Yet when in 1802 the Institut de France was commissioned by Napoleon to form atableau générale on the state and progress of the arts and sciences since 1789, Sacy was chosen to be one of the team of writers: he was the most rigorous of specialists and the most historical-minded of generalists. Dacier's report, as it was known informally, embodied many of Sacy's predilections as well as containing his contributions on the state of Oriental learning. Its title-Tableau historique de l'érudition française-announces the new historical (as opposed to sacred) consciousness. Such consciousness is dramatic: learning can be arranged on a stage set, as it were, where its totality can be readily surveyed. Addressed to the king, Dacier's preface stated the theme perfectly. Such a survey as this made it possible to do something no other sovereign had attempted, namely to take in, with one coupd'oeil, the whole of human knowledge. Had such atableau historique been undertaken in former times, Dacier continued, we might today have possessed many masterpieces now either lost or destroyed; the interest and utility of the tableau were that it preserved knowledge and made it immediately accessible. Dacier intimated that such a task was simplified by Napoleon's Oriental expedition, one of whose results was to heighten the degree of modern geographical knowledge.14

(At no point more than in Dacier's entire discours do we see how the dramatic form of atableau historique has its use-equivalent in the arcades and counters of a modern department store.)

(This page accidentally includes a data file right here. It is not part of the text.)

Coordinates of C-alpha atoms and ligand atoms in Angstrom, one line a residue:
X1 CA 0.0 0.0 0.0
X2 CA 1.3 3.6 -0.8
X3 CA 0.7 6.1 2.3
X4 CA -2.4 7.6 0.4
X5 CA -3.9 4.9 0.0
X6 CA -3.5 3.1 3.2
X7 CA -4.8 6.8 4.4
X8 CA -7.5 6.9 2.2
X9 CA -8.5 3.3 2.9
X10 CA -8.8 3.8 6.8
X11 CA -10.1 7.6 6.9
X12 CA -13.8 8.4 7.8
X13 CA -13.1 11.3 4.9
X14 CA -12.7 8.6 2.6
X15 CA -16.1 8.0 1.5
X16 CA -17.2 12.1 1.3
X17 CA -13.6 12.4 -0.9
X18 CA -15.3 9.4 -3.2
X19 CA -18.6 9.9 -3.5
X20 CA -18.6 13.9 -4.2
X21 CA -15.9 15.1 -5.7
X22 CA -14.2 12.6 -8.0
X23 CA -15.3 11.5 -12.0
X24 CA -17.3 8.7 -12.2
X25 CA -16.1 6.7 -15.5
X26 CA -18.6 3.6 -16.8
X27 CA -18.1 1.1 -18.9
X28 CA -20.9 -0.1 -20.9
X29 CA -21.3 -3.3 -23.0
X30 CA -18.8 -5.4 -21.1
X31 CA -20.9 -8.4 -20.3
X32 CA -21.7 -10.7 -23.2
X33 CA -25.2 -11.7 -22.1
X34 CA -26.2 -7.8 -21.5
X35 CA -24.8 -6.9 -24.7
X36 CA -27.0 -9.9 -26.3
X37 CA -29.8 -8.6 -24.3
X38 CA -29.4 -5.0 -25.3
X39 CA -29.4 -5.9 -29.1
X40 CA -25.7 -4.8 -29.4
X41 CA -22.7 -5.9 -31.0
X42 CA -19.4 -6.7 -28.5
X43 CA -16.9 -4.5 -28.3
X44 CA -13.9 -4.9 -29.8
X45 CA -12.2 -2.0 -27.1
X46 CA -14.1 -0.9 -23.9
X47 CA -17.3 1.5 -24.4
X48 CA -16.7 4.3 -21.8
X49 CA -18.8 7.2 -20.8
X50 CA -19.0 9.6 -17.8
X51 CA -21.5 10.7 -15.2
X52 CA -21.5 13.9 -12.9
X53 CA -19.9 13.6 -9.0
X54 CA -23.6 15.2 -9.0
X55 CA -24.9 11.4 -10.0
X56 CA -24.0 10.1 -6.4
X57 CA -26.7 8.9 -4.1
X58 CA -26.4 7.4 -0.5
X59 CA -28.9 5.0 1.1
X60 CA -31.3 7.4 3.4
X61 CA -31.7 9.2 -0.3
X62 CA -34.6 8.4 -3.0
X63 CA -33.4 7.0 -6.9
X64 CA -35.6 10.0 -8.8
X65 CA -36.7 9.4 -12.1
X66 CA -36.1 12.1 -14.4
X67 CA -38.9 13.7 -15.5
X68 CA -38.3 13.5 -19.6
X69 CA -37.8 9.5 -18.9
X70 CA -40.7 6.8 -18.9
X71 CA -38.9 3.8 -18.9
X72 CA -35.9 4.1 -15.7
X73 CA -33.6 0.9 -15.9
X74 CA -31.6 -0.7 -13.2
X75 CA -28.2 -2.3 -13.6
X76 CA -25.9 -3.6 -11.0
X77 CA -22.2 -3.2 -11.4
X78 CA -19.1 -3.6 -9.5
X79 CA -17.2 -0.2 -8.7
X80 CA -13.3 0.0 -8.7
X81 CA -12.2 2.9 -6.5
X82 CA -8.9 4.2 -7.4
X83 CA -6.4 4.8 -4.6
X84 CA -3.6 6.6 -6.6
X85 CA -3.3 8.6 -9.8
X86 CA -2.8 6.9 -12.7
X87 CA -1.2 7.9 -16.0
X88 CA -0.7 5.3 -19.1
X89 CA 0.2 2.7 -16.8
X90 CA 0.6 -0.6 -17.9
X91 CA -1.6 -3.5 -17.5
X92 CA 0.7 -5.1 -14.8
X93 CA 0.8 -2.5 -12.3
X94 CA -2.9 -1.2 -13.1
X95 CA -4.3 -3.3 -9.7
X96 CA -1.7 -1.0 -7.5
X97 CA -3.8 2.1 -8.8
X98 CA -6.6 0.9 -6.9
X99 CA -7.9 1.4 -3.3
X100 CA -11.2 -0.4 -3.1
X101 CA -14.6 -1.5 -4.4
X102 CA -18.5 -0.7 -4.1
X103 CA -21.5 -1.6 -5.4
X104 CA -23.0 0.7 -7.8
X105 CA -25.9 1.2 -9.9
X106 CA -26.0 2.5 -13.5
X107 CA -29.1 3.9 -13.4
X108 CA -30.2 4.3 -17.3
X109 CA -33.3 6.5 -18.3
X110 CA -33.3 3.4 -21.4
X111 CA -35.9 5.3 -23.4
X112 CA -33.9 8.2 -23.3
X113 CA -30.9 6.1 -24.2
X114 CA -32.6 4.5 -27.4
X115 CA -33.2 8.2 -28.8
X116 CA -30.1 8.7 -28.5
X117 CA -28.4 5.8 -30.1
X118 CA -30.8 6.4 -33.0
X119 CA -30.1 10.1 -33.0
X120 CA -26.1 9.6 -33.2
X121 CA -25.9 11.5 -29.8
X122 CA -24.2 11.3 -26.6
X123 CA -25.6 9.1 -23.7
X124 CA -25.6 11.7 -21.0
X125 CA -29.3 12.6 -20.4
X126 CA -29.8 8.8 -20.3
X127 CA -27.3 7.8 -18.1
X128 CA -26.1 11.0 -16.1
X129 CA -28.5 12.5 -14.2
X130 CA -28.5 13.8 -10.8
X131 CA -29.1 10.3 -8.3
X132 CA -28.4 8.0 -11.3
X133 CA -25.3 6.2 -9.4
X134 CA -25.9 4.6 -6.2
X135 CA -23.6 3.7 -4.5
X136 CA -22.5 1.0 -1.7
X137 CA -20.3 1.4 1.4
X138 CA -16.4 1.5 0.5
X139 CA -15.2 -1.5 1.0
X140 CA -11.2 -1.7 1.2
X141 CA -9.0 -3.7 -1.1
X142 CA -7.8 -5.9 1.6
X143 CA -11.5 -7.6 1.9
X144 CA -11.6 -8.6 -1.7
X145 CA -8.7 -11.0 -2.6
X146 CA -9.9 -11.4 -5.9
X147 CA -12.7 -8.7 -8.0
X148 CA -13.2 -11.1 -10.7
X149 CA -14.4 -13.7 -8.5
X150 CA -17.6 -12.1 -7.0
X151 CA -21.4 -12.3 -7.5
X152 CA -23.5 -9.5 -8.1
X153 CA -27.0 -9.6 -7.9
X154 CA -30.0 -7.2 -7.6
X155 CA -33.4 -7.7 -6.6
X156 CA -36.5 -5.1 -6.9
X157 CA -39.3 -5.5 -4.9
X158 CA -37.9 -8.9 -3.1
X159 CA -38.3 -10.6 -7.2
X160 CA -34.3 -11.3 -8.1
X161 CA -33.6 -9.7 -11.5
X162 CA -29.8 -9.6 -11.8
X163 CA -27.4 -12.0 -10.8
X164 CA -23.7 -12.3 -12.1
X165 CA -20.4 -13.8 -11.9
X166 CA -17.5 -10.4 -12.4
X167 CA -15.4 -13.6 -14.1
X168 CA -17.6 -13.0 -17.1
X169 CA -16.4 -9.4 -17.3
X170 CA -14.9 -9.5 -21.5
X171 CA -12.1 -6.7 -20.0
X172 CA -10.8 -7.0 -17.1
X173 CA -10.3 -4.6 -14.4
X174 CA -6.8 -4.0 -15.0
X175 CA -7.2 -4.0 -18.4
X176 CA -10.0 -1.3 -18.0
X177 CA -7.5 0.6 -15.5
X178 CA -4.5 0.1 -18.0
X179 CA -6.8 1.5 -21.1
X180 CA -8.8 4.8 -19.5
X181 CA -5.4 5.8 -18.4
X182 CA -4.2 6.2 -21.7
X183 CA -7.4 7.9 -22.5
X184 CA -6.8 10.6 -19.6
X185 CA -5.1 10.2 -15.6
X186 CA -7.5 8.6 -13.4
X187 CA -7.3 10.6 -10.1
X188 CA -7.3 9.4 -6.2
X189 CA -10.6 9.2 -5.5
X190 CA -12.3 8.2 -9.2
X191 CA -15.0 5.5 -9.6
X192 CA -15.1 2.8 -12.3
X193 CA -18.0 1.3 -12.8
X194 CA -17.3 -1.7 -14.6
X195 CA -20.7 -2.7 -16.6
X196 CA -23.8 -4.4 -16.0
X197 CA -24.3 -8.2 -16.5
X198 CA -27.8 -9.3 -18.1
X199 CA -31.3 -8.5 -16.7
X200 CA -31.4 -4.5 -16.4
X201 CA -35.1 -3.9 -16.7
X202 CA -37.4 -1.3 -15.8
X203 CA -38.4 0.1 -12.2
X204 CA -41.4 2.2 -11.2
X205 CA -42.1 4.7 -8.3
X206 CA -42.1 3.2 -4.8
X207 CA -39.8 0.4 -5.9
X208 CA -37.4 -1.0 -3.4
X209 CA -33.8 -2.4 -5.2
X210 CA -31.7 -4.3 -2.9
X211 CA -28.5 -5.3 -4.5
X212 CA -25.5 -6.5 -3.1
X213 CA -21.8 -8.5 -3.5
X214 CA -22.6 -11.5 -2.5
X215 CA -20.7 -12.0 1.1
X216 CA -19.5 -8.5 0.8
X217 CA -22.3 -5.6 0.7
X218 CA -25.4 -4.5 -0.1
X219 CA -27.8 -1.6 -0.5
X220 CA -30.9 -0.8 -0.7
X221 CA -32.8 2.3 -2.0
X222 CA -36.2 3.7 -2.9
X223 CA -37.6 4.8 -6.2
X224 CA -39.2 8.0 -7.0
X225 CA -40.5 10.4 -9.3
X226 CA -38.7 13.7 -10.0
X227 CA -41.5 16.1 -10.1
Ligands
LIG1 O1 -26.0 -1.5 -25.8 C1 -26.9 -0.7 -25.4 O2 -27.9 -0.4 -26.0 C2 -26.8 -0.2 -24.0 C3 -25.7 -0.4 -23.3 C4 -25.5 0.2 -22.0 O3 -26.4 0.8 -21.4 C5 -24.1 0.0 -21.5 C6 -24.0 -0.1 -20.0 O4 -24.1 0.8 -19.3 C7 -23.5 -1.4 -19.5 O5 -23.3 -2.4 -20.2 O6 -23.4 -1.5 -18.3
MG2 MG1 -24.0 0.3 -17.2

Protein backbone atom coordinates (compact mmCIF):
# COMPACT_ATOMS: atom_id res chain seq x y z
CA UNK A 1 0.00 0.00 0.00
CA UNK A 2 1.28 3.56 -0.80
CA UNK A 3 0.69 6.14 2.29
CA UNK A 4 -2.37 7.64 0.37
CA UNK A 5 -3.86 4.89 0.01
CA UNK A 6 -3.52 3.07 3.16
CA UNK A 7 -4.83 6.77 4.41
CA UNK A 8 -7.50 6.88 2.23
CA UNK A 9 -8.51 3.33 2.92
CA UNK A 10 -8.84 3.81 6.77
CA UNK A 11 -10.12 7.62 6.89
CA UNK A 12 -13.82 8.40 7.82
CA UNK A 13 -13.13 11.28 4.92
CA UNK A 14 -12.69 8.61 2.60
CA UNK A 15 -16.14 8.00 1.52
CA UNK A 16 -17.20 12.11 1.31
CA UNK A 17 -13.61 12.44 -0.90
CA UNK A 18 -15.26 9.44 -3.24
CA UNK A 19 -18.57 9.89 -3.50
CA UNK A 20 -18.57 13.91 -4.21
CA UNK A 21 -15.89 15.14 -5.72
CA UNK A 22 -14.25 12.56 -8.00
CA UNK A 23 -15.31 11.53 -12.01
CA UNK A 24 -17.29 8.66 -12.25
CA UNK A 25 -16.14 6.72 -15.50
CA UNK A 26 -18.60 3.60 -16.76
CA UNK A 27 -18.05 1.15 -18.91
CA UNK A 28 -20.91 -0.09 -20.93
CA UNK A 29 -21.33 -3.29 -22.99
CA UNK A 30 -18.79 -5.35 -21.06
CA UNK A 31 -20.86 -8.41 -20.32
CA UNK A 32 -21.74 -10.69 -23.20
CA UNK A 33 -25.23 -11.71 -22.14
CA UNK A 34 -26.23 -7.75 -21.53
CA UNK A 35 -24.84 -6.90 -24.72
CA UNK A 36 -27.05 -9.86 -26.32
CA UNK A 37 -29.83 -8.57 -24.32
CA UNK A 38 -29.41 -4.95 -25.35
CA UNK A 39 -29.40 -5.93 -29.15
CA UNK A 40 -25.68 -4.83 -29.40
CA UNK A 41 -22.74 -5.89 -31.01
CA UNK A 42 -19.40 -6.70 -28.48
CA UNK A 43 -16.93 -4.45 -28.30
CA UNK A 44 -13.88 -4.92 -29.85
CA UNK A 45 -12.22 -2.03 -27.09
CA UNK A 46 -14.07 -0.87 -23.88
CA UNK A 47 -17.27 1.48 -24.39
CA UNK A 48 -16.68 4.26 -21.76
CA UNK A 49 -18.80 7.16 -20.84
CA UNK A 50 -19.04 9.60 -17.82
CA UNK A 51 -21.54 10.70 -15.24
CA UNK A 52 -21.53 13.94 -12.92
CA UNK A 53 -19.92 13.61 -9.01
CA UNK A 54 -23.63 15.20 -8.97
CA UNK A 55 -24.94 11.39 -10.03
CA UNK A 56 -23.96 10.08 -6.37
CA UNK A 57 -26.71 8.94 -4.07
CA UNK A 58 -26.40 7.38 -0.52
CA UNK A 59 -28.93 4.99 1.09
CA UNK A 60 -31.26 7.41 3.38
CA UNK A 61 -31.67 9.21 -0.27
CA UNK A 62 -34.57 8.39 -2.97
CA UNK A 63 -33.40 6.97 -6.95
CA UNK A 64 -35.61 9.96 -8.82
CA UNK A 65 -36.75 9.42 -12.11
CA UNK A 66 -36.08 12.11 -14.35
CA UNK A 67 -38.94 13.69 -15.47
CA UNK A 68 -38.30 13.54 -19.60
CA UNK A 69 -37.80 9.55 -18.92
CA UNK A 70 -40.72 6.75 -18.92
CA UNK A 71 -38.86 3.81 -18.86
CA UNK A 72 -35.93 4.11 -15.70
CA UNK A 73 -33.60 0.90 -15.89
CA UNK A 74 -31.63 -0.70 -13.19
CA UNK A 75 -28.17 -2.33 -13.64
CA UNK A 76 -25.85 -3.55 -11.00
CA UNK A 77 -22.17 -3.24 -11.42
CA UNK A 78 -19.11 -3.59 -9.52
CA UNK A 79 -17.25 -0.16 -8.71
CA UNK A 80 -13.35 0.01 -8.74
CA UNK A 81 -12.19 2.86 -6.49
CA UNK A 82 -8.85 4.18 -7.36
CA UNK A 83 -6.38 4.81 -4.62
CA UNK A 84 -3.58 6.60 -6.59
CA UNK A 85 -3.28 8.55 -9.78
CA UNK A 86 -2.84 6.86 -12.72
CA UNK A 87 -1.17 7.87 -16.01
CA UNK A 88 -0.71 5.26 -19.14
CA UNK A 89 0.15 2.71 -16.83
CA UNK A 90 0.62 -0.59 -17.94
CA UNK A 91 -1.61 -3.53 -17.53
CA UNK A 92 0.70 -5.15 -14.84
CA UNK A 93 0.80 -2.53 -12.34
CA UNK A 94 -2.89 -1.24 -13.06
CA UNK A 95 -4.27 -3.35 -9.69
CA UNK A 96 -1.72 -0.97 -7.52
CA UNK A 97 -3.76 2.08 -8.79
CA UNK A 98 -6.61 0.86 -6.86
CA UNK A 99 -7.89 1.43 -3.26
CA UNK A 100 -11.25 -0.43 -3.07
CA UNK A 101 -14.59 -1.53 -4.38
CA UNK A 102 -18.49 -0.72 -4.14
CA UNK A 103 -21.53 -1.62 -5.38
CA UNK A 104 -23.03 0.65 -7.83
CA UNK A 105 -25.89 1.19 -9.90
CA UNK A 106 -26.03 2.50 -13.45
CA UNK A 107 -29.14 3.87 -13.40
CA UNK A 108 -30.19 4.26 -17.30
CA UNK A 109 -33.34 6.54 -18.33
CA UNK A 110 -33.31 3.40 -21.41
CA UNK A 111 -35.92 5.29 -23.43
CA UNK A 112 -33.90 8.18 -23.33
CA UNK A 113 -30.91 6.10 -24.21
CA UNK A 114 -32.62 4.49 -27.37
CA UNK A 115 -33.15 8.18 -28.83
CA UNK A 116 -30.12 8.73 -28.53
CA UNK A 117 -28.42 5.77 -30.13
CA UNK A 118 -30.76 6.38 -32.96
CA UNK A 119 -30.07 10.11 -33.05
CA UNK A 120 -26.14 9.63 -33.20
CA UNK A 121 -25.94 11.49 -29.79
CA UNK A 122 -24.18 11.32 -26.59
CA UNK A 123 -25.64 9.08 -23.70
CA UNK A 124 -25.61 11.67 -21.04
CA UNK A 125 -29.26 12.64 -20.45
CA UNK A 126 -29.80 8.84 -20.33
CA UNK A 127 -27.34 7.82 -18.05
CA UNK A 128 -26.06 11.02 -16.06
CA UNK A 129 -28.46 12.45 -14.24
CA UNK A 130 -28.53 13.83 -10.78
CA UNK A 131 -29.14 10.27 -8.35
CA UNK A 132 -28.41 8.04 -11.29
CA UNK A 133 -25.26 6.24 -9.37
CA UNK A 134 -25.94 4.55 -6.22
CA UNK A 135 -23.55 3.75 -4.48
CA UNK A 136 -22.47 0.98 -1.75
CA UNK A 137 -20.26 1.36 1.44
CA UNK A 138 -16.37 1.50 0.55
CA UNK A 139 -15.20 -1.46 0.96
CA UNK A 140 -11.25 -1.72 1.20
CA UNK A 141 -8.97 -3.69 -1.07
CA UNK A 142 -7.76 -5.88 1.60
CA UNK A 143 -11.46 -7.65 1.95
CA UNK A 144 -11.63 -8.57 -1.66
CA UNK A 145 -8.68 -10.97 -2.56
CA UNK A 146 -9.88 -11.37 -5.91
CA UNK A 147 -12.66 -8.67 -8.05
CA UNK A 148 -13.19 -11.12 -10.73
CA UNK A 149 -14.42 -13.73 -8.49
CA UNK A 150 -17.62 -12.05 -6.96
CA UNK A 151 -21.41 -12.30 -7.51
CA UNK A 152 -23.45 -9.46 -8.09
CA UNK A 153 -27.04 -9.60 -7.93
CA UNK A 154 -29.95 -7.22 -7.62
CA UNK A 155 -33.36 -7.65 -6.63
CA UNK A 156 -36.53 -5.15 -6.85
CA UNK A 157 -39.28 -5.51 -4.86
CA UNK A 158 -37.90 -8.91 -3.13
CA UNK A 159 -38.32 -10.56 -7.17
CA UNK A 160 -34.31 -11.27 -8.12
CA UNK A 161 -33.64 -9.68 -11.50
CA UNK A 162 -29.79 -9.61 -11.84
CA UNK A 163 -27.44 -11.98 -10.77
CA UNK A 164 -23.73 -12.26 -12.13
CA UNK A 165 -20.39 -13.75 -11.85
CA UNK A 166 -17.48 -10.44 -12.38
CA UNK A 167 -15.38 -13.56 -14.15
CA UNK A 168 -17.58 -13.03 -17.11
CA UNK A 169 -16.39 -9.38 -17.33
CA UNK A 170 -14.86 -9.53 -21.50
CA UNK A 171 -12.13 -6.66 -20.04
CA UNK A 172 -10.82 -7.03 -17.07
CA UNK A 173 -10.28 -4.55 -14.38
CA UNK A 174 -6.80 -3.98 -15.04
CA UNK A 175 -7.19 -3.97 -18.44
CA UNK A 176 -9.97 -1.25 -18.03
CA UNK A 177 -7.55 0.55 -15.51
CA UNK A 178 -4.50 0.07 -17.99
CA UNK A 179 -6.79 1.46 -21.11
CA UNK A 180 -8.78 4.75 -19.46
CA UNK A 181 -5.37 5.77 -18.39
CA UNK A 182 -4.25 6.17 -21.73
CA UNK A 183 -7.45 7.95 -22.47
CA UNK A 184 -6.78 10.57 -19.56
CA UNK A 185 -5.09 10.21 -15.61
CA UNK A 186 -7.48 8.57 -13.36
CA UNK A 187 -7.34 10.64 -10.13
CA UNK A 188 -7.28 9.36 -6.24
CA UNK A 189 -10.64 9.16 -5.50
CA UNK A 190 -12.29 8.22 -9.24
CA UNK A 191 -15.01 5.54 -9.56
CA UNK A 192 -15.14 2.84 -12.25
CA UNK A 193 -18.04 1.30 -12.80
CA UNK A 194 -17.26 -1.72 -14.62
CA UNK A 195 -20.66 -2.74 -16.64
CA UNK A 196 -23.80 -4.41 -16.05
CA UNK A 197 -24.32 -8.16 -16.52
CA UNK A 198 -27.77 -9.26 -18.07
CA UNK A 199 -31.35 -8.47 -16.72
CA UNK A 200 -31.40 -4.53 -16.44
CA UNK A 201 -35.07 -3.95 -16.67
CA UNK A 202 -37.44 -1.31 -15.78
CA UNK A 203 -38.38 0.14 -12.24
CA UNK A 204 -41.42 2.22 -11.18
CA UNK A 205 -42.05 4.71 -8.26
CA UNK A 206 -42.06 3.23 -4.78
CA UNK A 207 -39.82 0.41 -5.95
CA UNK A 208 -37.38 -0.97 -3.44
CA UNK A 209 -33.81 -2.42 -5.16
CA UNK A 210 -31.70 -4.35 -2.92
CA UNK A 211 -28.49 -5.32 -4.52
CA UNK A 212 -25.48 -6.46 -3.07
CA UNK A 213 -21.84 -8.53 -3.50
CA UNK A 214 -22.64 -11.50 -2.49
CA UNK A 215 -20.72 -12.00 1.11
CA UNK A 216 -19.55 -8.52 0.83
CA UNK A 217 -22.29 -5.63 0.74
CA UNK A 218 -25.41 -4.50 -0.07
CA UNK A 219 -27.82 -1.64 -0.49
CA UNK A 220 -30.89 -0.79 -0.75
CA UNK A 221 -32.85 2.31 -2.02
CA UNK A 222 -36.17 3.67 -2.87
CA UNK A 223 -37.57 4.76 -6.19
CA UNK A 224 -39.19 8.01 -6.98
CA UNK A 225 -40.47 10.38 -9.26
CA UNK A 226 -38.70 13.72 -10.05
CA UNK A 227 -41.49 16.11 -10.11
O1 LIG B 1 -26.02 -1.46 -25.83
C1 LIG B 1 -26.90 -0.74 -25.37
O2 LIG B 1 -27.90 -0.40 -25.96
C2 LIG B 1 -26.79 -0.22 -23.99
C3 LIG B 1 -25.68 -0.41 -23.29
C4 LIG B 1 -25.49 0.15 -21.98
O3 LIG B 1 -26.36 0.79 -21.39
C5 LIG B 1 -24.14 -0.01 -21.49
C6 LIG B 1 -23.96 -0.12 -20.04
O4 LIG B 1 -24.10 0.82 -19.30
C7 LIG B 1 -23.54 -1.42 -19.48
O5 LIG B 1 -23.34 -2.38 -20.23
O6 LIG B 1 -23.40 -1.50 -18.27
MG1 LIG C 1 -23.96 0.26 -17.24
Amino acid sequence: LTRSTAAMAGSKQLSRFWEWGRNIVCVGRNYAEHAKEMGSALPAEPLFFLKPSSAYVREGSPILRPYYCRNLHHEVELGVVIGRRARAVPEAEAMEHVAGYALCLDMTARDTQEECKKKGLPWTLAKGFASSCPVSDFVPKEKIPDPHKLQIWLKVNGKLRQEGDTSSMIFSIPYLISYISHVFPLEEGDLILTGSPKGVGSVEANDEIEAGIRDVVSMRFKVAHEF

The importance of theTableau historique for an understanding of Orientalism's inaugural phase is that it exteriorizes the form of Orientalist knowledge. and its features, as it also describes the Orientalist's relationship to his subject matter. In Sacy's pages on Orientalism-as elsewhere in his writing-he speaks of his own work as havinguncovered, brought to light, rescued a vast amount of obscure matter. Why? In orderto place it before the student. For like all his learned contemporaries Sacy considered a learned work a positive addition to an edifice that all scholars erected together. Knowledge was essentially themaking visible of material, and the aim of a tableau was the construction of a sort of Benthamite Panopticon. Scholarly discipline was therefore a specific technology of power: it gained for its user (and his students) tools and knowledge which (if he was a historian) had hitherto been lost.15 And indeed the vocabulary of specialized power and acquisition is particularly associated with Sacy's reputation as a pioneer Orientalist. His heroism as a scholar was to have dealt successfully with insurmountable difficulties; he acquired the means to present a field to his students where there was none. Hemade the books, the precepts, the examples, said the Duc de Broglie of Sacy. The result was the production of material about the Orient, methods for studying it, and exempla that even Orientals did not have.16